Matt RaibleMatt Raible is a Java Champion and Developer Advocate at Okta.

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Over 10 years ago, I wrote my first blog post. Since then, I've authored books, had kids, traveled the world, found Trish and blogged about it all.

GlassFish 2 vs. Tomcat 6

In Switched, Dave says:

Now that Glassfish V2 is out I'm switching from Tomcat to Glassfish for all of my development. It's more than fast enough. With Glassfish on my MacBook Pro, Roller restart time is about 8 seconds compared to 16 with Tomcat. And the quality is high; the admin console, the asadmin command-line utility and the docs are all excellent. The dog food is surprisingly tasty ;-)

I did some brief and very non-scientific performance comparisons myself:

Startup Time with no applications deployed:

  • Tomcat 6: 3 seconds
  • GlassFish 2: 8 seconds

Startup Time with AppFuse 2.0 (Struts + Hibernate version) as a WAR

  • Tomcat 6: 15 seconds
  • GlassFish 2: 16 seconds


  • JAVA_OPTS="-Xms768M -Xmx768M -XX:PermSize=512m -XX:MaxPermSize=512m -Djava.awt.headless=true -XX:+CMSClassUnloadingEnabled -XX:+CMSPermGenSweepingEnabled -XX:+UseConcMarkSweepGC -server"
  • OS X 10.4.10, 2.2 GHz Intel Core 2 Duo, 4 GB 667 MHz DDR2 SDRAM

Since this was a very non-scientific experiment, it's possible the last two are actually the same. It's strange that Dave is seeing Roller startup twice as fast on GlassFish. Maybe they've done some Roller deployment optimization?

I realize startup times aren't that important. However, as Dave mentions, they (and context reloading) can be extremely important when developing.

Update: I got to thinking that Dave is probably referring to context reloading. Here's a comparison of how long it takes for both servers to pick up a new WAR (and start the application) when it's dropped into their autodeploy directories.

  • Tomcat 6: 14-16 seconds
  • GlassFish 2: 9 seconds

The strange thing about Tomcat is it takes 6-8 seconds to recognize a new WAR has been deployed. Does Tomcat have a polling increment that can be increased during development?

Regardless, it's impressive that the GlassFish guys have made things that much faster for developers. Nice work folks!

These days, I try to use mvn jetty:run on projects. Then I don't have to worry about deploying, just save and wait for the reload. Time to wait for AppFuse 2.0 to reload using the Maven Jetty Plugin (version 6.1.5)? 7 seconds. Of course, it'd be nice if I could somehow get this down to 1 or 2 seconds.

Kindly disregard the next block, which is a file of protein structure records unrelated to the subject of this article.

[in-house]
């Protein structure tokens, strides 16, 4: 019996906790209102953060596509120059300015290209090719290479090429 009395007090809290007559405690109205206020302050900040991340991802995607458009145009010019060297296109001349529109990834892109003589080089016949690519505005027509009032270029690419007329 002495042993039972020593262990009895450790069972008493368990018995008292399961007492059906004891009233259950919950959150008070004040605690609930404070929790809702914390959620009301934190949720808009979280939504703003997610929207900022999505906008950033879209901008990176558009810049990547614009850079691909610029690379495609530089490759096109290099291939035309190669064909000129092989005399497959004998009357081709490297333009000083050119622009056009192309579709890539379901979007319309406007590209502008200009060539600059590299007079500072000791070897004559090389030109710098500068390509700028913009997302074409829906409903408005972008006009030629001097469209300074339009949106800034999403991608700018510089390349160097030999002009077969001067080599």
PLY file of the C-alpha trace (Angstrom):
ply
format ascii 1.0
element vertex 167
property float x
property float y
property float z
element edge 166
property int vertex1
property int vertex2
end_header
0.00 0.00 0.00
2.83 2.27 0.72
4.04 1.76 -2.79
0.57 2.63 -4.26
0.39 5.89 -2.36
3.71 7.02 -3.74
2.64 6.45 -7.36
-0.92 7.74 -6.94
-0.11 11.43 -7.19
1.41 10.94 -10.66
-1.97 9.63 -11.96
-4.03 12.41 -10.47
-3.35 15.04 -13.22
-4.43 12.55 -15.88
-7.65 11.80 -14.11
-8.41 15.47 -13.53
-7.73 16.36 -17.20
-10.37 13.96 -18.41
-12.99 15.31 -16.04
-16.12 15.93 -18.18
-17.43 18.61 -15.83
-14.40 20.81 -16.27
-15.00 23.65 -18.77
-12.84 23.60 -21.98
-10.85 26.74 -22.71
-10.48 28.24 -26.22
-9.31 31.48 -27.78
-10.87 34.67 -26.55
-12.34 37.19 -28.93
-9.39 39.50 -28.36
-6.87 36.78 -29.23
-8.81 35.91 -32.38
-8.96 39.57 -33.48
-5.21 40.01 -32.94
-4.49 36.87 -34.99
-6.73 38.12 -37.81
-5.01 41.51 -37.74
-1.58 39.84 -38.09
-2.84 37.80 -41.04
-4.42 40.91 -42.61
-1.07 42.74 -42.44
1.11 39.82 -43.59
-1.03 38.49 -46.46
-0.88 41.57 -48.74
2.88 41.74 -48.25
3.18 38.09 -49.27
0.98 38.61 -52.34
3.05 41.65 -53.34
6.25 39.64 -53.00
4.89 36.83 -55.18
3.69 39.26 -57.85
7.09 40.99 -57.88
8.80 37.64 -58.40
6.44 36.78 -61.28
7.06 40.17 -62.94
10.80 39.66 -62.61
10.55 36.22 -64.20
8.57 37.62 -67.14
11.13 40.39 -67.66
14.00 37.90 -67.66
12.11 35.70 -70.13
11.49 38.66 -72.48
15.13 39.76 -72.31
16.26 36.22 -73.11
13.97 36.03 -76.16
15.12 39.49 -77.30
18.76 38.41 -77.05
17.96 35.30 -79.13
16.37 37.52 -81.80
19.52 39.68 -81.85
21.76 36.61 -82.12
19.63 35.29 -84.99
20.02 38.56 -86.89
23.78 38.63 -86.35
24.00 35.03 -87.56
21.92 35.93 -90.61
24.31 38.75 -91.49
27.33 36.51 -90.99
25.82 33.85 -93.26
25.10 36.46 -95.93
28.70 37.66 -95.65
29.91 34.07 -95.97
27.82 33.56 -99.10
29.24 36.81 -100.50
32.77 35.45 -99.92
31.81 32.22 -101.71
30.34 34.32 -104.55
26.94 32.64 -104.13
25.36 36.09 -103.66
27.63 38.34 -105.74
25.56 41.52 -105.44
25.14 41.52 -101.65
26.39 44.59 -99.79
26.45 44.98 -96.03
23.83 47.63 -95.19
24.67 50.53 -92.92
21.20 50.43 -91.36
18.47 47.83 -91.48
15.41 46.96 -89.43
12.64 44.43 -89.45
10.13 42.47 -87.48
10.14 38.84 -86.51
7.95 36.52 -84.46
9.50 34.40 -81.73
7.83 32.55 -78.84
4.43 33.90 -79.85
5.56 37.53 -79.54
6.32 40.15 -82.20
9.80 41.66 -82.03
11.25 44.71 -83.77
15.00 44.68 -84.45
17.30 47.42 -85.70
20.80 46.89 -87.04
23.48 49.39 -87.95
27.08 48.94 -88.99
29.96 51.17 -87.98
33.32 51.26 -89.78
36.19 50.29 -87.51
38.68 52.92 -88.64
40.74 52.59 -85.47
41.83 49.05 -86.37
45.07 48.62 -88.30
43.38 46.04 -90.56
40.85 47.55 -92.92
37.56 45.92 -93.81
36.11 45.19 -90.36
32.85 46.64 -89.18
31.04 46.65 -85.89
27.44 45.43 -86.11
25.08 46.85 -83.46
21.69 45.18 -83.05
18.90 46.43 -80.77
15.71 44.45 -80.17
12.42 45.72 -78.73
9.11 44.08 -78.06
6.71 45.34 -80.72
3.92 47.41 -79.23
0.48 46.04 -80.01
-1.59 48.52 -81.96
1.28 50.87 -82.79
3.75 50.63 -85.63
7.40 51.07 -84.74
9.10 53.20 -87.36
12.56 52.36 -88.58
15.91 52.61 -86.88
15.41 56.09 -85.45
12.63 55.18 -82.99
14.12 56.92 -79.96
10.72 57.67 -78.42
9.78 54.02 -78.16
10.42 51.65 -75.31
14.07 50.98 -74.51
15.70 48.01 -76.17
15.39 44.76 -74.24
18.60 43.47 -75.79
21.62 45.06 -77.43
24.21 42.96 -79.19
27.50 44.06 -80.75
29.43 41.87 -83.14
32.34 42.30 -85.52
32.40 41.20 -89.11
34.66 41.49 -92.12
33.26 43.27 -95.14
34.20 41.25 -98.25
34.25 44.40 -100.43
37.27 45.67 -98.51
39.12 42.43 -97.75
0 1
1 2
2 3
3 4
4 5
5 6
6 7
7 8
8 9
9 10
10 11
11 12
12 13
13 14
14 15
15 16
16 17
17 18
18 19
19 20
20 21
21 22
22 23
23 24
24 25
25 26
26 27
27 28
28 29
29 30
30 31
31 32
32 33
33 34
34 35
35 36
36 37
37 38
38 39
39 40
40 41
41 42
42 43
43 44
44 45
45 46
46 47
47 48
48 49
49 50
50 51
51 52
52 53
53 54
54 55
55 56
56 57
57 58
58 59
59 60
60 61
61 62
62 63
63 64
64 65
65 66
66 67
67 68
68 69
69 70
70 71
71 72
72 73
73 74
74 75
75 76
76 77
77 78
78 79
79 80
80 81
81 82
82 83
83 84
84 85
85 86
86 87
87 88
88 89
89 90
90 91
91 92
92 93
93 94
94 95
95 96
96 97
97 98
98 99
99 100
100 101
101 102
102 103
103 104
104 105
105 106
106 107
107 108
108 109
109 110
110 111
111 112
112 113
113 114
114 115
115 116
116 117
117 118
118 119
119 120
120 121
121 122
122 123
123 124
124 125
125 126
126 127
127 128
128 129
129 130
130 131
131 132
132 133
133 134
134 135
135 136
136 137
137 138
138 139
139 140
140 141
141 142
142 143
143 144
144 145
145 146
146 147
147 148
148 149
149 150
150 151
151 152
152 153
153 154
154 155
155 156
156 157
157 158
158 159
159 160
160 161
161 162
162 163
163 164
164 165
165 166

Maybe Dave should use the Maven integration for Roller to decrease his reload times. ;-)

Posted in Java at Sep 19 2007, 04:55:31 PM MDT 18 Comments

Proposed Tomcat Enhancement: Add flag to escape JSP's EL by default

I posted the following to the Tomcat Developers mailing list. Unfortunately, it didn't get any responses, which means (to me) that no one cares about this feature. I guess the good thing is they didn't veto it.

Hello all,

I'm working for a client that's using a proprietary Servlet/JSP-based framework that runs on Tomcat. They have their own custom JSP compiler and they're looking to move to a standard JSP compiler. One of the things their compiler supports is automatic escaping of XML in expressions. For example, ${foo} would be escaped so <body> -> &lt;body&gt;. JSP EL does not do this. It *doesn't* escape by default and instead requires you to wrap your expressions with <c:out/> if you want escaping.

I'd like to ask what developers think about adding a flag (similar to trimSpaces in conf/web.xml) that allows users to change the escaping behavior from false to true?

I think this is a good option to have as it allows security-conscious organizations to paranoid and escape all content by default.




What do you think? Is there anything wrong with adding this (optional) feature to Tomcat? Enhancing security is a good thing - right?

Update: I've entered an enhancement request for this feature and attached a patch.

Posted in Java at Sep 19 2007, 04:29:11 PM MDT 12 Comments